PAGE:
Netflix got a documentary about Clarence Avant. Judging from The Black Godfather title, one might think my man was some kind of 20th century crime capo or father figure for a gaggle of now-famous personalities. Or something like that.
So, one would be both right and wrong to categorize Avant in the same breath as Clive Davis or Barry Gordy–oh, I know what you thinking: Kalamu, you can’t just say a sentence like that without breaking it down. But that is why I am urging you to check out the documentary. I don’t have to do it because Netflix does it far better than I, plus they got in person testimonials from a diverse collection of influential figures.
I first heard the Avant name-checked on a Bill Withers album, but I didn’t know who the head of Sussex Records was, nor did I know where the very name “Sussex” came front. Well the doc does an admirable job of breaking it all down.
Avant does not look like a mogul, a visionary, a Svengali of the music industry, but then reality always has a way of confounding our presumptions and assumptions. Mr. Avant resembles nothing so much as your Uncle Albert who is always sipping on a shot-glass taste of room-temperature, mellow scotch whilst pontificating about the relationship of monetary success and sexual success. You may not believe the entirety of half the stories he tells, but he is so convincing, ’til you got to raise your mug and say “I’ll drink to that”.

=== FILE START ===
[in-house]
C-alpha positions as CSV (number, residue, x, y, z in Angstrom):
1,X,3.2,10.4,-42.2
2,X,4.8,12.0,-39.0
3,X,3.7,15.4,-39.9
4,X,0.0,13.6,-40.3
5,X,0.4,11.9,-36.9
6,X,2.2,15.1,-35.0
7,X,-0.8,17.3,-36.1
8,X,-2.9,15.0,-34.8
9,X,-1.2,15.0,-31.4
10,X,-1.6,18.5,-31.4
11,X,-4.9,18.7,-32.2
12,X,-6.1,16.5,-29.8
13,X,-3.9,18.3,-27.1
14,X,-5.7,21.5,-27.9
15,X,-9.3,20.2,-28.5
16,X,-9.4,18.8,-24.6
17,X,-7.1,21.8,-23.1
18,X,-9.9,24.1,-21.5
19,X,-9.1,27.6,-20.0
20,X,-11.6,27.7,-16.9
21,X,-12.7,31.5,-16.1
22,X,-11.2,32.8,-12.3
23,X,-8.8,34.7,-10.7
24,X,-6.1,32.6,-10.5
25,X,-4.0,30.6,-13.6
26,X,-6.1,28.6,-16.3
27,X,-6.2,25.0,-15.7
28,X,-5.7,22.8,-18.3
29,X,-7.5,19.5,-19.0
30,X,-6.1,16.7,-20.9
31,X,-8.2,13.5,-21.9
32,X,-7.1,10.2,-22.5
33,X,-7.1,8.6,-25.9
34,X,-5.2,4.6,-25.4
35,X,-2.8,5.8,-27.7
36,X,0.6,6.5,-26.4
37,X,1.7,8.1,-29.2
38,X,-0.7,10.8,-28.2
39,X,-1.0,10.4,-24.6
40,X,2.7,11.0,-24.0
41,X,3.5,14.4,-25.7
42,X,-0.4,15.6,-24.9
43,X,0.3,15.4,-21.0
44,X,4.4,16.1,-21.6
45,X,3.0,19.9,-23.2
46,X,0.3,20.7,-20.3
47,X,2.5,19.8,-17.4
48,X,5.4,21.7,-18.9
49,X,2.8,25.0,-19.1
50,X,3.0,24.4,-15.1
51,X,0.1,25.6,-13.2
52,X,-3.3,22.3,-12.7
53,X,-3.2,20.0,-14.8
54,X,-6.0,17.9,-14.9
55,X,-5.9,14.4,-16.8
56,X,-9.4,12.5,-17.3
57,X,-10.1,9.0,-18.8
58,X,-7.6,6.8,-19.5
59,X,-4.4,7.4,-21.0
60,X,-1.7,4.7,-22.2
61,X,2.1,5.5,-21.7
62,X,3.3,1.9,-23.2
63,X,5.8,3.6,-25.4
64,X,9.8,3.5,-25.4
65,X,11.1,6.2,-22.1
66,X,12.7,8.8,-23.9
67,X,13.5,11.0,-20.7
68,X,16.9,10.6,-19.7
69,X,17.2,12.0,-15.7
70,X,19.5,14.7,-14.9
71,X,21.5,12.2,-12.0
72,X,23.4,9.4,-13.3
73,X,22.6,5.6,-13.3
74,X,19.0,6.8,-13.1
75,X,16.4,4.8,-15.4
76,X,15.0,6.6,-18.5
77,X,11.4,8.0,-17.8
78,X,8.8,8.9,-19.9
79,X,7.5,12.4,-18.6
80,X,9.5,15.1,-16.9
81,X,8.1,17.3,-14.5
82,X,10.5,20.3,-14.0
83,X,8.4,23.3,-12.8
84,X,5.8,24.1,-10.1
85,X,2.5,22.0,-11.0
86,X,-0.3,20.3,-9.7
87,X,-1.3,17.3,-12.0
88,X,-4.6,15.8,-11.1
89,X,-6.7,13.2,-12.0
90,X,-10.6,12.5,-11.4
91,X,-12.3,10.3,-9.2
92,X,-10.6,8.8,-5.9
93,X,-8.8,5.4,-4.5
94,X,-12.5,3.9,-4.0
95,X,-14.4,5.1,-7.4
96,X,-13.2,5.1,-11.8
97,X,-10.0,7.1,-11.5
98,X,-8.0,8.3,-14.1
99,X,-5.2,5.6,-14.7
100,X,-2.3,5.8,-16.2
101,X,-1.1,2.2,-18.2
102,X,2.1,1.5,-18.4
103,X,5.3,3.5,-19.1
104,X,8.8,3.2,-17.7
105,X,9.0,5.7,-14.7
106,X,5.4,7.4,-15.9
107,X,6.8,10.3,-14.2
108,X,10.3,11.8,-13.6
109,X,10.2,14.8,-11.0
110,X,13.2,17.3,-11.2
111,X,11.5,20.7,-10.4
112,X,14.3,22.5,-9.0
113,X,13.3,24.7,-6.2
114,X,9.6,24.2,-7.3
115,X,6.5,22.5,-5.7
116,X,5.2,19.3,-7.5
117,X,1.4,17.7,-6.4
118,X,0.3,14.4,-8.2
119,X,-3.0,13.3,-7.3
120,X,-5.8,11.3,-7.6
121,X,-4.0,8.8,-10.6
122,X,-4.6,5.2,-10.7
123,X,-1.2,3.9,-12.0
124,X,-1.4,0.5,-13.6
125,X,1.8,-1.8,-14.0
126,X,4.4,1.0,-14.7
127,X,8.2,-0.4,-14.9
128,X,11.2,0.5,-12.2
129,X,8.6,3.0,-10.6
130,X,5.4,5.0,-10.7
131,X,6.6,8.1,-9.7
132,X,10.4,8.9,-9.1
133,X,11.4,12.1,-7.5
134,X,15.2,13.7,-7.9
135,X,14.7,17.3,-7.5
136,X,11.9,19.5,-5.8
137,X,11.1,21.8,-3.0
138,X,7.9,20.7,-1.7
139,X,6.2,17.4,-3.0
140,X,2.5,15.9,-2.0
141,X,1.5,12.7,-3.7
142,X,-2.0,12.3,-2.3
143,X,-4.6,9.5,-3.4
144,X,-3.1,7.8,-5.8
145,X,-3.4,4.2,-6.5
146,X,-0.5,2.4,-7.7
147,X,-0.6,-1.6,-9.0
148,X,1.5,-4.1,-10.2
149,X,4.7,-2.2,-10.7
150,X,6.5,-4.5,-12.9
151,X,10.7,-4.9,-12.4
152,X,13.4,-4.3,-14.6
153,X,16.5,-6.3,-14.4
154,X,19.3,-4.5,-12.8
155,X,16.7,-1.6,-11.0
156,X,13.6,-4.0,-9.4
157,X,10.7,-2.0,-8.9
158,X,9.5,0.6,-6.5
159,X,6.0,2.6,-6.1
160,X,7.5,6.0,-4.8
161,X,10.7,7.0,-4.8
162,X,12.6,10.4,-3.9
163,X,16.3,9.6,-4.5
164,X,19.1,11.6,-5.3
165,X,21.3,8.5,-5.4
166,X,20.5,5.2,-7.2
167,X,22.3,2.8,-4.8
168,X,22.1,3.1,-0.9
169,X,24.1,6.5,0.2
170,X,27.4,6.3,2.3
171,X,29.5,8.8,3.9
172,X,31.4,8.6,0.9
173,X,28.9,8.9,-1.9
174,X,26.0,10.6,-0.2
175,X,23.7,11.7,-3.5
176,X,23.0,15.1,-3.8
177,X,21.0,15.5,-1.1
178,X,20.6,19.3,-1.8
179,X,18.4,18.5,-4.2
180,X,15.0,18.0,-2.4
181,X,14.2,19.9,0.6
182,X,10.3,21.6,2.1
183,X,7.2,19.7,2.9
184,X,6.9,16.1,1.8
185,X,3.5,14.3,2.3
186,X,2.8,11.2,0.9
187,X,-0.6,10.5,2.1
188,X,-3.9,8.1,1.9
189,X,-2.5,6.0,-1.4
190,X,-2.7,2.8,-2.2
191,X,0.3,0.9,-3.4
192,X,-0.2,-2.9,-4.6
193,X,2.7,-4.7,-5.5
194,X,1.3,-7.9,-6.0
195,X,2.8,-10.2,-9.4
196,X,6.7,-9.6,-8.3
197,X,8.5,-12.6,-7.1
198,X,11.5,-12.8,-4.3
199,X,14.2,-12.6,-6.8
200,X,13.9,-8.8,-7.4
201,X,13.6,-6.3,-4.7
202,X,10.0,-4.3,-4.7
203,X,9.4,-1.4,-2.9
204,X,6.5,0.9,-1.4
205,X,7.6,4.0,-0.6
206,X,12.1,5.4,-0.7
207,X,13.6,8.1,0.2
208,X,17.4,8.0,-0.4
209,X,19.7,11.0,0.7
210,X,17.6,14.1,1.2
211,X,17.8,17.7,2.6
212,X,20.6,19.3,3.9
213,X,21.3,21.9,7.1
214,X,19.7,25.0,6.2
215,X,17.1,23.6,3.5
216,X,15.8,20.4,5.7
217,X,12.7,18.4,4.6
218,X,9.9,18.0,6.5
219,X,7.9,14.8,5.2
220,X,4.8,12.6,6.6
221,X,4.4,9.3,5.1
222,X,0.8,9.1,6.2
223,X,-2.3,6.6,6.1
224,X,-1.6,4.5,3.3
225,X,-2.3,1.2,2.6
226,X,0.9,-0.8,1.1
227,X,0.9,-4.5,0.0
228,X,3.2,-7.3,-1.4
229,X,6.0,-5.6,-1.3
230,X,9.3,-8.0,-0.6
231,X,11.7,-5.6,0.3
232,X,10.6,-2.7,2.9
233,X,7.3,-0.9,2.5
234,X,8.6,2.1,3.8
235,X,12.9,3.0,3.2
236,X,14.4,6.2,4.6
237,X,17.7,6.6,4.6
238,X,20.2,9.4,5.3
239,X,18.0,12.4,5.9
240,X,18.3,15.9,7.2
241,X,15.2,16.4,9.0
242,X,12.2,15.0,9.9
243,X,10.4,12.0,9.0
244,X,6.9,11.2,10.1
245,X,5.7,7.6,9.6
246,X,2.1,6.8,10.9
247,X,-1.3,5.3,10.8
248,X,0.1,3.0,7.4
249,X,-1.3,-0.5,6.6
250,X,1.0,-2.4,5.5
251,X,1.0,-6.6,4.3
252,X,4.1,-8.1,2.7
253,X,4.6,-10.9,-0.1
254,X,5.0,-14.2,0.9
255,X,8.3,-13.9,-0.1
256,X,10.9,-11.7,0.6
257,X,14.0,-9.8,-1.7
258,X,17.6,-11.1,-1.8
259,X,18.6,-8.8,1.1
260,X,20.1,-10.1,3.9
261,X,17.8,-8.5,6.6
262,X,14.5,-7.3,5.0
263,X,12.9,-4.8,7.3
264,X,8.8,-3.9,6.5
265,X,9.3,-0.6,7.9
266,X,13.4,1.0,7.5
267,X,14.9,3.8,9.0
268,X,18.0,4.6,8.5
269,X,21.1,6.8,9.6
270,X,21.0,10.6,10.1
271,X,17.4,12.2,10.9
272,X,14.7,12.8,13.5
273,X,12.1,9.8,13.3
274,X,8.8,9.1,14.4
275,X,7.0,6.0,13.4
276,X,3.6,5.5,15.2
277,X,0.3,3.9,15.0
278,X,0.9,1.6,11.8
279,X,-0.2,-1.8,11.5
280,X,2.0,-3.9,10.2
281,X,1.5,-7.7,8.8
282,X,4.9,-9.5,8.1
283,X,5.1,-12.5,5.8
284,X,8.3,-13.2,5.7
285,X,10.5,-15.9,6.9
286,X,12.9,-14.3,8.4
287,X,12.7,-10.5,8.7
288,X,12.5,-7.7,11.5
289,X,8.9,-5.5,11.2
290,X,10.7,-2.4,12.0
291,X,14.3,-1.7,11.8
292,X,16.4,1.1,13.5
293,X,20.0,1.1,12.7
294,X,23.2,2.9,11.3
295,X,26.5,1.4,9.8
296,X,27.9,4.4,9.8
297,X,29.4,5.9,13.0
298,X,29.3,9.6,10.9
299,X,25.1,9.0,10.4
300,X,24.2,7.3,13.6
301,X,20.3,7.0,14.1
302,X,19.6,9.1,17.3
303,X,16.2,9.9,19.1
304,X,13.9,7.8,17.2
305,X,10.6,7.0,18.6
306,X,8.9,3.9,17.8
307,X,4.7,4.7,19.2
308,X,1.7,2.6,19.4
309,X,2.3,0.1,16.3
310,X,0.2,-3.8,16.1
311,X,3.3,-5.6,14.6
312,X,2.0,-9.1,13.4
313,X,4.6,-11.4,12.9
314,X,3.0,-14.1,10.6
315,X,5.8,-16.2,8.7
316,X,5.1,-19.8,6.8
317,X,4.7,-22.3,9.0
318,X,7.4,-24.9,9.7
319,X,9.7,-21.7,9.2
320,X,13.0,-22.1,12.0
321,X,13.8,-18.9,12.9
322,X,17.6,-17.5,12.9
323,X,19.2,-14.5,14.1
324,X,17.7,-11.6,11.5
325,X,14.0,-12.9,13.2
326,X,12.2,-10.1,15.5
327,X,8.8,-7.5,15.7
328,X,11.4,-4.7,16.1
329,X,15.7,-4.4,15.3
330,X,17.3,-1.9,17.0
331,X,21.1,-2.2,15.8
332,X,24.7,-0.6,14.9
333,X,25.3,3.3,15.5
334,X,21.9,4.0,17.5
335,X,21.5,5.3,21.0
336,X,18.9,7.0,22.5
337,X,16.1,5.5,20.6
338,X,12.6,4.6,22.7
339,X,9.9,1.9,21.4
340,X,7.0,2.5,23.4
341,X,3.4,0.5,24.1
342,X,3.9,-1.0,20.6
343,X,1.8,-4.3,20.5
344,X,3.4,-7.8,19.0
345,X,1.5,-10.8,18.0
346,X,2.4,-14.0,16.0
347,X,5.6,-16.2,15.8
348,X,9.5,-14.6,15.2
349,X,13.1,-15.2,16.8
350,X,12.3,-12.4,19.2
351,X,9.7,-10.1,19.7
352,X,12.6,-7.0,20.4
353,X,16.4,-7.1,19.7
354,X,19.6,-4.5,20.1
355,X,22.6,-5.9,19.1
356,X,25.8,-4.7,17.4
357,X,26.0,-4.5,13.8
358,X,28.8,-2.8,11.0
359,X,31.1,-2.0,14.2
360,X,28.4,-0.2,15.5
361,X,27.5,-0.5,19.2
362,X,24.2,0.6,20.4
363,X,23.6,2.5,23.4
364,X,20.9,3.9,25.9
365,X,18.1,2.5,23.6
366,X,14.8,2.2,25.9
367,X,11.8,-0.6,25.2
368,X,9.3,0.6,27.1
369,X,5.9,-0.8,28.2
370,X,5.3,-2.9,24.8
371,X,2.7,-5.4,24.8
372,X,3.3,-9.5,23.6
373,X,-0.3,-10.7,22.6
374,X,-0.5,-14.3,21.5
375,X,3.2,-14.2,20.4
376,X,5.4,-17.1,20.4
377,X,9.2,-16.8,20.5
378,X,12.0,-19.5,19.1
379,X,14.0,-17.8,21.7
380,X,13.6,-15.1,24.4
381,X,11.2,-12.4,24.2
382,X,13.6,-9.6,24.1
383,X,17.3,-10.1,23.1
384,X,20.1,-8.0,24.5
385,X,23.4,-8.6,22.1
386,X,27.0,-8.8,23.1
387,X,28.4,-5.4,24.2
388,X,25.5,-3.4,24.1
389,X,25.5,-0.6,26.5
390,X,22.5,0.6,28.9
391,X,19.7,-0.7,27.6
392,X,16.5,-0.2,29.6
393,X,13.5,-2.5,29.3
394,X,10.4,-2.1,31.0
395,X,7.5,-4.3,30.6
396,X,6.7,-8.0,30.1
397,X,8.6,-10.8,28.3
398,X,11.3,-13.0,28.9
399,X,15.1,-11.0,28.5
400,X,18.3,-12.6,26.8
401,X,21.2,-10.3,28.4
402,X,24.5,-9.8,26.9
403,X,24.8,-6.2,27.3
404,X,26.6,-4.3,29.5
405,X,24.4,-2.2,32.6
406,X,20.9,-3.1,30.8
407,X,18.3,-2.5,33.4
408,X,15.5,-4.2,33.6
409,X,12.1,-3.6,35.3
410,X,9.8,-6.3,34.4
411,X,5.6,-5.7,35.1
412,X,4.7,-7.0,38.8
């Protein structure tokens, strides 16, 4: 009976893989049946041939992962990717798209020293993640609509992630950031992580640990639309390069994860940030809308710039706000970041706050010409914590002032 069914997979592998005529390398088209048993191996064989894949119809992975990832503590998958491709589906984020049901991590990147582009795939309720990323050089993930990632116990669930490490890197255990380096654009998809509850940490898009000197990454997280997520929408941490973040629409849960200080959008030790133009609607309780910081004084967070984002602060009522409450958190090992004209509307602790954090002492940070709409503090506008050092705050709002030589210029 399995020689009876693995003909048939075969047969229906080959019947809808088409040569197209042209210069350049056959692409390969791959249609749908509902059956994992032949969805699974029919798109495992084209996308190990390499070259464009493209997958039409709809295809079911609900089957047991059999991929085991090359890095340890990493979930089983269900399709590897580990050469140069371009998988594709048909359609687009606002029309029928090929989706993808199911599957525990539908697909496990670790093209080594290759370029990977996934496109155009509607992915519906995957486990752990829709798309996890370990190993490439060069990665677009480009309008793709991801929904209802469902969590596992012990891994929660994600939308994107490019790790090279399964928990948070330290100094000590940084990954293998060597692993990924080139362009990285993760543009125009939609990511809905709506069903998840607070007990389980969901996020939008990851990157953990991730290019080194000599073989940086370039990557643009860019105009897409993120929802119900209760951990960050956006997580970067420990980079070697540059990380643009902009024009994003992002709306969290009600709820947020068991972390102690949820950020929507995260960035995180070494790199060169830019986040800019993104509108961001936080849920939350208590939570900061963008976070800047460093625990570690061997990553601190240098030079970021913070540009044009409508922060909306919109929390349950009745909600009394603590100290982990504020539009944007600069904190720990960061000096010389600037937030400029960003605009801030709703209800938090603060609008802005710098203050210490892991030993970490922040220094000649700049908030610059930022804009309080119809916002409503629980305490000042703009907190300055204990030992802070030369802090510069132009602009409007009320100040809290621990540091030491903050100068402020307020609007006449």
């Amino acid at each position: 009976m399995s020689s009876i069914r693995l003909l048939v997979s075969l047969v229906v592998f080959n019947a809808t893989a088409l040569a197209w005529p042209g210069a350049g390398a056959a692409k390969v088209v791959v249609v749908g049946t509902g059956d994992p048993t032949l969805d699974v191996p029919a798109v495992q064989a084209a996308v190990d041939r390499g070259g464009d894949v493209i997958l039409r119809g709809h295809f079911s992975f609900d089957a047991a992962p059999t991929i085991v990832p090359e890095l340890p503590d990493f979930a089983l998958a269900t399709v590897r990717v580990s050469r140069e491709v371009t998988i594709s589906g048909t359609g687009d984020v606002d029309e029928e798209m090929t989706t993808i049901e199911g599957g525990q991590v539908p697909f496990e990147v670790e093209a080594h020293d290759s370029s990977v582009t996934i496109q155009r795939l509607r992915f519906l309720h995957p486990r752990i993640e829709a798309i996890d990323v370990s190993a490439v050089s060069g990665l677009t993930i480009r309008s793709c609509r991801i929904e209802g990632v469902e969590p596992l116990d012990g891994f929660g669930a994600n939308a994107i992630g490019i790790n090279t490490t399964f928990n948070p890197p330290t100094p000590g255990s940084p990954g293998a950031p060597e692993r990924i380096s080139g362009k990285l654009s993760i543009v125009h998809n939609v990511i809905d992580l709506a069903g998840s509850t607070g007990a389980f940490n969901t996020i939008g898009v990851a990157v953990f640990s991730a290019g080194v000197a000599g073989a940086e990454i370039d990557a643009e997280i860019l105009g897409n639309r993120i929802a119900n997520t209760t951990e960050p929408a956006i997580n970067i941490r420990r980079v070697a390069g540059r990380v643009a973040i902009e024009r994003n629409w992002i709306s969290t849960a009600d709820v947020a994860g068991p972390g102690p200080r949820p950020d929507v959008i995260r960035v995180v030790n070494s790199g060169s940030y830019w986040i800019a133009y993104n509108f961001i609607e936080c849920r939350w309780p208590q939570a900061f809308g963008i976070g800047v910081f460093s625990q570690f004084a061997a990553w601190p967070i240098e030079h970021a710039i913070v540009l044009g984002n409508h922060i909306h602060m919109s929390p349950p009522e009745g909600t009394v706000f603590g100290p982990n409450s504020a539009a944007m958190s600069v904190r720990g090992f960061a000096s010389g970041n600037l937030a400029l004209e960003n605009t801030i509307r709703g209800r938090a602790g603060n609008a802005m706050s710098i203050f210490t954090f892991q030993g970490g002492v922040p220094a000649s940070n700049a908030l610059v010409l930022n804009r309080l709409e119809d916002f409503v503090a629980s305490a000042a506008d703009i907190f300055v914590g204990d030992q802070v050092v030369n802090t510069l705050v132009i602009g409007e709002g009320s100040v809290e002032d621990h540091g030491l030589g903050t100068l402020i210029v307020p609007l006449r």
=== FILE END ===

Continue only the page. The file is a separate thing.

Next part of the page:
Like Ralph Ellison’s fable little man whom he envisioned in a train station, the company apparatchik who kept the depot doing all the necessary functions so that as the trains pulled in and out, everything ran smoothly, including shipping out what had to be sent around the world, and receiving passengers and parcels from whence so ever they were from. Avant was adept at hooking people up and making sure diverse people operated when and how they were supposed to. Consider him the workings of an expertly crafted watch, except he wasn’t some archetypical mad scientist, he was, if you just glanced at him, an unassuming, little negro man, but my, my, my, he sure did know how to work a show.
Hail Clarence Avant, it would be a great blessing for any of us to have half his talents.